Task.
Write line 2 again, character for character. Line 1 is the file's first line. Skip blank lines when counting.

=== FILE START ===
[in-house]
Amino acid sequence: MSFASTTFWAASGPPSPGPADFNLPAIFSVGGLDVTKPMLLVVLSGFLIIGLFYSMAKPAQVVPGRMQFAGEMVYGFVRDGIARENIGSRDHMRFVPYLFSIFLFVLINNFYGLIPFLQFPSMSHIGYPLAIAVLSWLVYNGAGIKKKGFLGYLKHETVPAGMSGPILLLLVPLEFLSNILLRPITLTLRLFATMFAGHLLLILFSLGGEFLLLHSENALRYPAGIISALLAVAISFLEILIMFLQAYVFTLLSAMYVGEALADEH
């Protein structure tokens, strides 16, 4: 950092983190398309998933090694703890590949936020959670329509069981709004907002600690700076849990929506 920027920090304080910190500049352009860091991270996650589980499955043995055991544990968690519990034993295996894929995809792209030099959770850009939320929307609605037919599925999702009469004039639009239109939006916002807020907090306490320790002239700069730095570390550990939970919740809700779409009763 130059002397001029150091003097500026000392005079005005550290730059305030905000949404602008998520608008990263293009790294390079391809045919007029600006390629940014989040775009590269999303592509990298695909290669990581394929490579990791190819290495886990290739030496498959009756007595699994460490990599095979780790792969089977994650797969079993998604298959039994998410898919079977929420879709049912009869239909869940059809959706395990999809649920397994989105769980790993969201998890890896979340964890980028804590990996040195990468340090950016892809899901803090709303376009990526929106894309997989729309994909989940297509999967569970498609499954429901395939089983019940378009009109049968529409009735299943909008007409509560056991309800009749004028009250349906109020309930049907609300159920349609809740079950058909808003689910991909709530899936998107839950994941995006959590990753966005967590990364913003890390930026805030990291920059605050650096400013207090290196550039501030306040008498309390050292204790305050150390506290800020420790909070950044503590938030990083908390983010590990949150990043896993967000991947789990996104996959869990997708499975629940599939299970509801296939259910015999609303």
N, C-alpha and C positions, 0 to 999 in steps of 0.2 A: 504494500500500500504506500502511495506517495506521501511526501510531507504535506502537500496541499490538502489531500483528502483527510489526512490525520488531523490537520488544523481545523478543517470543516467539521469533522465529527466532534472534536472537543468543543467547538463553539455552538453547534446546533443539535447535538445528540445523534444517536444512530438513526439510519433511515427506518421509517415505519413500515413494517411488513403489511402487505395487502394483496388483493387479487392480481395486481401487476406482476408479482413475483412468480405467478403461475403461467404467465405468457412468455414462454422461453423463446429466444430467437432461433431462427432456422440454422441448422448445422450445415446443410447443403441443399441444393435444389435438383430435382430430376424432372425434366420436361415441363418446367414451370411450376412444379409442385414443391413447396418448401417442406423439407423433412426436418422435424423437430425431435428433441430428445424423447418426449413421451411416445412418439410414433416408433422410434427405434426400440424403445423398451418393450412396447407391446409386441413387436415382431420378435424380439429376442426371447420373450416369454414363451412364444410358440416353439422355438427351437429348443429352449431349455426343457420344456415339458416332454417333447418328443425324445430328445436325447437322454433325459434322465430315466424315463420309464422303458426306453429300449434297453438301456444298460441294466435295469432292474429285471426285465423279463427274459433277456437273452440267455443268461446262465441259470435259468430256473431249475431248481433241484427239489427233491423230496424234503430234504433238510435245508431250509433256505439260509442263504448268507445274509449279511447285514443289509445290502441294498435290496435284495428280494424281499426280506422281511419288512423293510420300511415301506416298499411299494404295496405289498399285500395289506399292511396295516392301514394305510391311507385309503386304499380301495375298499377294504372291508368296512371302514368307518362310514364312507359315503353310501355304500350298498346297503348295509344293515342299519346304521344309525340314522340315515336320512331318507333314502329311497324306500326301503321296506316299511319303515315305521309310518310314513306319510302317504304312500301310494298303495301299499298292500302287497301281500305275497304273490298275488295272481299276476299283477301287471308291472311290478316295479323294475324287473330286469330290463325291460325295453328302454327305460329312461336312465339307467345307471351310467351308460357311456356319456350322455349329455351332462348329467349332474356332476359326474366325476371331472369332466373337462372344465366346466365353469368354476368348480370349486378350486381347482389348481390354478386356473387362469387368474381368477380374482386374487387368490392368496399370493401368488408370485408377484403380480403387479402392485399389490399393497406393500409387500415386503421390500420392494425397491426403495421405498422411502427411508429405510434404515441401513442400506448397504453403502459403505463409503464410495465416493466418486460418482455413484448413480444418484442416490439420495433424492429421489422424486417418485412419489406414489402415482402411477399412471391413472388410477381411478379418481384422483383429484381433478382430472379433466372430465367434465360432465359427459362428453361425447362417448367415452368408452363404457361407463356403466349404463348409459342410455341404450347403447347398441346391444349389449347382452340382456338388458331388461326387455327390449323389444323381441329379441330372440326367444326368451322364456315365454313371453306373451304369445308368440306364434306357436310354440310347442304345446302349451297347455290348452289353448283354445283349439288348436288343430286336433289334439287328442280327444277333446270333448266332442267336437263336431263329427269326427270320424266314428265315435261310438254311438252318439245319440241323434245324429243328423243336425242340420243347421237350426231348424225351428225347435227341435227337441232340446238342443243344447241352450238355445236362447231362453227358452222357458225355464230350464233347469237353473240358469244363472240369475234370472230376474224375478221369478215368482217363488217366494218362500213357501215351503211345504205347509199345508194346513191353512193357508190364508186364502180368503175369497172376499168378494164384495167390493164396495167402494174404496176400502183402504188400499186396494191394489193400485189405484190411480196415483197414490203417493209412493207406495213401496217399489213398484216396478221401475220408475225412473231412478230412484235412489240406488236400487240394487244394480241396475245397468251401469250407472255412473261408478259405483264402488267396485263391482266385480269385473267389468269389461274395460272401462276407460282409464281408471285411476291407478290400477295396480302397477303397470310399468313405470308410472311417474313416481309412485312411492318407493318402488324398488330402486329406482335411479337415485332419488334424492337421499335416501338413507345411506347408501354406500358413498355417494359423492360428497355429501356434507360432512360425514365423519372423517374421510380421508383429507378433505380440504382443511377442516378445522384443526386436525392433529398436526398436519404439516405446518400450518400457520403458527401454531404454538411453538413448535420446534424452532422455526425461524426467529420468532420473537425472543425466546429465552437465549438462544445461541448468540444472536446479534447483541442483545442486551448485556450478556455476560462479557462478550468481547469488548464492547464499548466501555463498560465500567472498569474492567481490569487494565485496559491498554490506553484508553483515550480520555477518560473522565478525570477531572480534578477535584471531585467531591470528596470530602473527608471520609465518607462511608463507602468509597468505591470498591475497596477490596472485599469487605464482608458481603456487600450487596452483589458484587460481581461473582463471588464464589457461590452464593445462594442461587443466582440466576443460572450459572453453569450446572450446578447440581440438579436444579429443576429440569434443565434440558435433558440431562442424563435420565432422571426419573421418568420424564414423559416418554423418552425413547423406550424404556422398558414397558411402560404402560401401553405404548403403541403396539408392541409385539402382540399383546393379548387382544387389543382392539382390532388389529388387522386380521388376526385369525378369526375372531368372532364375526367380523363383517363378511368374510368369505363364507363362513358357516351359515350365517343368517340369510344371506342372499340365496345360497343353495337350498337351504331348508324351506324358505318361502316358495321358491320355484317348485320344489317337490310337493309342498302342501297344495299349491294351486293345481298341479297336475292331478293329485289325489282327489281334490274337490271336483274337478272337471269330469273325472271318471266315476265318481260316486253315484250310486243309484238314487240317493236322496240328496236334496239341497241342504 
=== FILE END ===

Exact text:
Amino acid sequence: MSFASTTFWAASGPPSPGPADFNLPAIFSVGGLDVTKPMLLVVLSGFLIIGLFYSMAKPAQVVPGRMQFAGEMVYGFVRDGIARENIGSRDHMRFVPYLFSIFLFVLINNFYGLIPFLQFPSMSHIGYPLAIAVLSWLVYNGAGIKKKGFLGYLKHETVPAGMSGPILLLLVPLEFLSNILLRPITLTLRLFATMFAGHLLLILFSLGGEFLLLHSENALRYPAGIISALLAVAISFLEILIMFLQAYVFTLLSAMYVGEALADEH